In the labs at Harvard Medical School, Ph.D. students, post-doctoral fellows, and researchers discover breakthroughs that change the way we treat, and even cure, diseases. Grace Perry ’20 is a part of that groundbreaking work, collaborating with researchers at Harvard Medical School to uncover advances in medicine.
Perry is a research assistant in the Toker Laboratory at Harvard Medical School, where a team of researchers investigate the cellular and molecular biology of cancer. The team’s ultimate goal is to study vulnerabilities and identify new targets in cancer cells to help improve current cancer therapies. The lab is run by Alex Toker, professor in the Department of Pathology at the Beth Israel Deaconess Medical Center, Harvard Medical School, and Chief of the Division of Signal Transduction in Departments of Medicine, Pathology and Cancer Center.
“On any given day in the lab, I perform experiments to see how cells might react to certain drugs. I also collaborate with graduate students on their projects,” Perry said.
Perry is no stranger to research. As a student, she worked with Associate Professor of Biology Erin Bromage monitoring a loggerhead sea turtle’s immune response to bacteriophage therapy to measure the long-term effectiveness of the treatment in a Florida lab. Throughout the school year, she also vaccinated over 400 rainbow trout to measure their immune response after challenged with certain stressors in his laboratory. Perry also traveled with Mark Silby, associate professor of biology, on a two-week research trip to Iceland, where students collected samples of environmental bacteria from glaciers.
“I really started getting interested in research while I was on the Iceland trip,” she said. “That’s when I could see it as a career path for me.”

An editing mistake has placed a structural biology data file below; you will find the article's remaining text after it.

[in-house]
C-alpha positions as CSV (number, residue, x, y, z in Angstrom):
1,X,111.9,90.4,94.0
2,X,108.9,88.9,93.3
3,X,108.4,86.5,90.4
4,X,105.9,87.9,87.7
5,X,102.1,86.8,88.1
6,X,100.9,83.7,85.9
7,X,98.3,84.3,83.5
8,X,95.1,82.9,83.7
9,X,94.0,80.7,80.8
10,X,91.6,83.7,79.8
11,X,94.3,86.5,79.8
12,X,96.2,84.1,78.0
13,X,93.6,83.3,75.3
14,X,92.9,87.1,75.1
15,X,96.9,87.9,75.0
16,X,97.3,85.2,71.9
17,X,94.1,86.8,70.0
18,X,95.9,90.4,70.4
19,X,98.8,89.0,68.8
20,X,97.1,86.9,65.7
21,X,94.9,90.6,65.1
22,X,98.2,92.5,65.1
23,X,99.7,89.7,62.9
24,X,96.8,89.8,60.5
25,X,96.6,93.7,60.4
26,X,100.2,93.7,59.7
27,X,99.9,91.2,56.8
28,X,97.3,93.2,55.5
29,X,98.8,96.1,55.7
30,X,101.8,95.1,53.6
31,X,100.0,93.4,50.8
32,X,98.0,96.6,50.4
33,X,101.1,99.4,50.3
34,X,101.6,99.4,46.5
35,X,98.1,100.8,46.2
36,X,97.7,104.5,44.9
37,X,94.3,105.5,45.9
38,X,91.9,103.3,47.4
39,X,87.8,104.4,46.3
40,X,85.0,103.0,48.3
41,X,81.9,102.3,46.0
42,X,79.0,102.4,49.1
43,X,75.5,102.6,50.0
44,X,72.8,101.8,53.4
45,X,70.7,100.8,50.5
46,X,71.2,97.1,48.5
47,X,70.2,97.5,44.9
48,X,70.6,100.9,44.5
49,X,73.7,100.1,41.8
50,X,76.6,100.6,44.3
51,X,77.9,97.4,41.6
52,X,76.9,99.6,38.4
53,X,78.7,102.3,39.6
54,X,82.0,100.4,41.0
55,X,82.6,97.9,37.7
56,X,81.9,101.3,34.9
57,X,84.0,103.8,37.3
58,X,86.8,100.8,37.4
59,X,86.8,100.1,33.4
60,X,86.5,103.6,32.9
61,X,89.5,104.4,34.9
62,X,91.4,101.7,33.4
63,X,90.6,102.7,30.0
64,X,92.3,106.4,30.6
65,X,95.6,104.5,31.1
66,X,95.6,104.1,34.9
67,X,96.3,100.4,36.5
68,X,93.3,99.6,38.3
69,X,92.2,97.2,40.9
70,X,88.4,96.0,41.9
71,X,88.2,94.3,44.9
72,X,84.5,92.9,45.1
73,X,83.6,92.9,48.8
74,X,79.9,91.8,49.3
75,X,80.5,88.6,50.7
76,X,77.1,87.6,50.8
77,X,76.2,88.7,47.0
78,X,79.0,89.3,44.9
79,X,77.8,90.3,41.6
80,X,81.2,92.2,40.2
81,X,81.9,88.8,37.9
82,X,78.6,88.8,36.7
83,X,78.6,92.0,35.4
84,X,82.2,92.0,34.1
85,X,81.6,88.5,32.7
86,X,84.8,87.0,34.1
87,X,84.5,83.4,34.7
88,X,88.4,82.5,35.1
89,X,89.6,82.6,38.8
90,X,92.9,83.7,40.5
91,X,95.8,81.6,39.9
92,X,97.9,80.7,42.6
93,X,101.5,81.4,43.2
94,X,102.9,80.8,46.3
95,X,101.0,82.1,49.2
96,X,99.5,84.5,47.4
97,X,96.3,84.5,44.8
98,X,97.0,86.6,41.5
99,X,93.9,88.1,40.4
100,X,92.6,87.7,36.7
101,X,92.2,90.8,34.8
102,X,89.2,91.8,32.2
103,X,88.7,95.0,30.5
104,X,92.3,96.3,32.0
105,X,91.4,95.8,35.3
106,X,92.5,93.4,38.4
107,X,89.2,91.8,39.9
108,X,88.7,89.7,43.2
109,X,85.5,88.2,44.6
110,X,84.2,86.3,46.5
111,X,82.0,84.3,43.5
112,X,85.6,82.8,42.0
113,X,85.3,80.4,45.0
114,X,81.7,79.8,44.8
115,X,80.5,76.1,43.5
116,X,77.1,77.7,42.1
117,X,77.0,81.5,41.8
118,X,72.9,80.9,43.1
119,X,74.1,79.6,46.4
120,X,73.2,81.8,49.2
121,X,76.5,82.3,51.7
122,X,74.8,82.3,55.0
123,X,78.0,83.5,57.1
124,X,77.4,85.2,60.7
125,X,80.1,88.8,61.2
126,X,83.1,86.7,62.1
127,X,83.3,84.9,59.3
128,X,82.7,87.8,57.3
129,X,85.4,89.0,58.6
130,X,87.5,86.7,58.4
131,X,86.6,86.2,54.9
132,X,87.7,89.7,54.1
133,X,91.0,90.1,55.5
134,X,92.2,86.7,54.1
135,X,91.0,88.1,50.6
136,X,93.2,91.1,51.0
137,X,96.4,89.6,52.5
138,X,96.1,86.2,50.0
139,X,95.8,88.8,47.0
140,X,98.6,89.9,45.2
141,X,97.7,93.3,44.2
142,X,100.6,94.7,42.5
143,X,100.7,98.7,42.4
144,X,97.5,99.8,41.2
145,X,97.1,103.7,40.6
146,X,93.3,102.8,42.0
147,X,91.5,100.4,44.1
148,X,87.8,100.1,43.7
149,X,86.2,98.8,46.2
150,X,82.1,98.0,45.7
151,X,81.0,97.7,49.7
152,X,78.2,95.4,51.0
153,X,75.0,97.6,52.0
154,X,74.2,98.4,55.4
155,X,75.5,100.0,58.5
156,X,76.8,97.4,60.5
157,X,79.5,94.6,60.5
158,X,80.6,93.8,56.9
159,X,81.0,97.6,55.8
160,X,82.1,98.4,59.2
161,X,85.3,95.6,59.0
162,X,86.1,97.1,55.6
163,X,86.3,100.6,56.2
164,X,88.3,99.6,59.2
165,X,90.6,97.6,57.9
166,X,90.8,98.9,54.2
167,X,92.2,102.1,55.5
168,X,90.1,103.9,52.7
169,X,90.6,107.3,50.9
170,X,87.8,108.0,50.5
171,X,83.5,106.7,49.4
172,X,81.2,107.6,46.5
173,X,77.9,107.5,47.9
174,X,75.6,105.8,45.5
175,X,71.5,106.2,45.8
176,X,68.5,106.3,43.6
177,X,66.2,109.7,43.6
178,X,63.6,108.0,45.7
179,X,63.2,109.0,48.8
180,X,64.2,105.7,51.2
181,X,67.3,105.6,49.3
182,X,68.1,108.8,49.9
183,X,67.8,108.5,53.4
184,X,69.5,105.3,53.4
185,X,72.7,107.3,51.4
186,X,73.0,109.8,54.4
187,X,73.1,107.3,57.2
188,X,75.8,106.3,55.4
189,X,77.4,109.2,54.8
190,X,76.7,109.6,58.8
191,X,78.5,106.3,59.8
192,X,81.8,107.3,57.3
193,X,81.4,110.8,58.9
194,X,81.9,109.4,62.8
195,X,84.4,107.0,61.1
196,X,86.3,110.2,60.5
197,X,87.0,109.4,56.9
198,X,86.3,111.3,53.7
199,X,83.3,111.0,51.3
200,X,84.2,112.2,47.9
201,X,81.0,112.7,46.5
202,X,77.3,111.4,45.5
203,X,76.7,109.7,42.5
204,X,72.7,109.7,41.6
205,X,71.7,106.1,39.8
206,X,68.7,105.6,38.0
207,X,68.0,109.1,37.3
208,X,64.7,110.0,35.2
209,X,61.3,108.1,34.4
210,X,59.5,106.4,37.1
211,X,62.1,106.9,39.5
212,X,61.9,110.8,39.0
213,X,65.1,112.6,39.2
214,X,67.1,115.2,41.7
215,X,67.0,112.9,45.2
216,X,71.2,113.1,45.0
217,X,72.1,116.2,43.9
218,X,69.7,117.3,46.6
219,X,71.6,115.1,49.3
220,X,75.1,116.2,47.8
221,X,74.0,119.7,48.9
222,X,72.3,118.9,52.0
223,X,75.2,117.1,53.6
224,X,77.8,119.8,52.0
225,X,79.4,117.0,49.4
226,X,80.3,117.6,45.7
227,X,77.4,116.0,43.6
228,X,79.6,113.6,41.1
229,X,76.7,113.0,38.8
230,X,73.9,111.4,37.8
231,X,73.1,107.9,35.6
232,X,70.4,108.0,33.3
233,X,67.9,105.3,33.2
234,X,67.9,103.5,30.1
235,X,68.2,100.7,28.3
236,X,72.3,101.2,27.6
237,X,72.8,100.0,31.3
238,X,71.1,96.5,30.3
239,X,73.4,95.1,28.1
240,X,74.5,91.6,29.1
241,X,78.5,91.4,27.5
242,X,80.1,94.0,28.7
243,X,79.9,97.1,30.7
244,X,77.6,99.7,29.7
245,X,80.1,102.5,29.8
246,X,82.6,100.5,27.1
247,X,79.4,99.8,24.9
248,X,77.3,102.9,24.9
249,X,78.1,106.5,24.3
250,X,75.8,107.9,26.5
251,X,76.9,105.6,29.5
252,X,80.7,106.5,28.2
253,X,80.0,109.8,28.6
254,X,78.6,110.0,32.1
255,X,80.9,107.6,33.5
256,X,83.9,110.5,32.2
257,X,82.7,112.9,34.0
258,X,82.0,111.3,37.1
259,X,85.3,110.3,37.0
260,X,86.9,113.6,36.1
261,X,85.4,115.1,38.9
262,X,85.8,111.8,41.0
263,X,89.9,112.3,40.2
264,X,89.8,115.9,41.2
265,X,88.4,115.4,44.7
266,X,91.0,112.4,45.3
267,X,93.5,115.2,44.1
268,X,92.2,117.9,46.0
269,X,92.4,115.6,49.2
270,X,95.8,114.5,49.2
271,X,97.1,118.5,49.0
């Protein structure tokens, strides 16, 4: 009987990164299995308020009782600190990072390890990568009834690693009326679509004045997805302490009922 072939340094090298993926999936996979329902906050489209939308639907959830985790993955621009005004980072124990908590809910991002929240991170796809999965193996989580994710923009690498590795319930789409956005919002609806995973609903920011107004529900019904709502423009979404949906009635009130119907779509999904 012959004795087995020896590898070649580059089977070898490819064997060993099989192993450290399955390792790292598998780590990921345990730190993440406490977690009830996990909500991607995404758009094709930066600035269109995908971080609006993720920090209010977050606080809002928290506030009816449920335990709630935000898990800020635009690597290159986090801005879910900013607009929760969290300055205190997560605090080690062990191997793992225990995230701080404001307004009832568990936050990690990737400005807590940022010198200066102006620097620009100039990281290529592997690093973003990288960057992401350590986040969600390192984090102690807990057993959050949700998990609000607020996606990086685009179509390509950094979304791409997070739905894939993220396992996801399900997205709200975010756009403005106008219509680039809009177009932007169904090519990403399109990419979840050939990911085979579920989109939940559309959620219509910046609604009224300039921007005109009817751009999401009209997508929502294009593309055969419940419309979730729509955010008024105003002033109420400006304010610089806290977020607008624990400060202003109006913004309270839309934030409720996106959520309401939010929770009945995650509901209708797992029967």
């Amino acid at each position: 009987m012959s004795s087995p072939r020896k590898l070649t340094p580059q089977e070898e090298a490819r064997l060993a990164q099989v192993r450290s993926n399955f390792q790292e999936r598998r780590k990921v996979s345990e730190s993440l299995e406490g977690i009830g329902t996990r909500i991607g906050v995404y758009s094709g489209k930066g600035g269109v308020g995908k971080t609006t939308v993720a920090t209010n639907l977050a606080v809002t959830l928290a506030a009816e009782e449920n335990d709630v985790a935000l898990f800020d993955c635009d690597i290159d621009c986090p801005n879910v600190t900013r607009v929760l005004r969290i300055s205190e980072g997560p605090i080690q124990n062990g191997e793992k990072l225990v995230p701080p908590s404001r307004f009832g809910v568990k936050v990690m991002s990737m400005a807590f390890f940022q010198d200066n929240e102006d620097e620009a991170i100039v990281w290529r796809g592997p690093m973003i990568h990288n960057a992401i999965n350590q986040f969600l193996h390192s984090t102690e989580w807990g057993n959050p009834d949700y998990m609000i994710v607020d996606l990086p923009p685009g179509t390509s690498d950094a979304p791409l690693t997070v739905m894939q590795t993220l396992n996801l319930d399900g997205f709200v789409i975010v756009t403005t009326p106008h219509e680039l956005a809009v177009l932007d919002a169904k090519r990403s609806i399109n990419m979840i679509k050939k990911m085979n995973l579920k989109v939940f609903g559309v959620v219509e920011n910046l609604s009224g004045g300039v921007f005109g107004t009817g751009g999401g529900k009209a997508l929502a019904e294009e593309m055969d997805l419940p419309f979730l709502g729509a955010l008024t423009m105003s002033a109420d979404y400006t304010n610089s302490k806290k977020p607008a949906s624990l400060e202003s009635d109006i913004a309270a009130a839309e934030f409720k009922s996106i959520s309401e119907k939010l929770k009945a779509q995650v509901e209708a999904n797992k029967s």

Perry had interest in healthcare from working as a dental assistant, a job she still held while a student at UMassD, but before starting college never considered the possibility of going into research. Collaborating on research with UMassD faculty opened her up to the possibilities of a career as a researcher. “I’m always learning something new. It’s so exciting!”
Her time in the lab as a student prepared her to work with some of the world’s top researchers in the labs of Harvard Medical School. Each day, she applies the skills she learned at UMassD, like cell culture and working with research mice, to conduct experiments that could lead to major developments in cancer treatment. “I have to stay organized, be precise, and pay attention to every detail.”
Perry will be applying to medical school next year, where she hopes to blend her love of research with clinical work to make a positive impact on people and their communities. “I want to be able to help people. Especially after seeing the hardships that people have faced during the pandemic, I believe I can make a difference as a medical professional.” She recently began volunteering with Boston Cares to help connect the elderly community with resources they need during the pandemic.
One doesn’t become a part of a Harvard Medical research team by chance. Perry’s achievements are the result of years of hard work as a student and a determination to succeed. She worked four jobs, including supporting her fellow students as a peer mentor in the STAR Center, in addition to her courses and research work. But, taking on more challenges and being busy is what motivates her.
“Getting this far was challenging. I am so grateful for my professors who always kept me motivated with new opportunities to learn with them on research projects. It is amazing to think that I am now working on forefront of science, with people who are doing groundbreaking research.”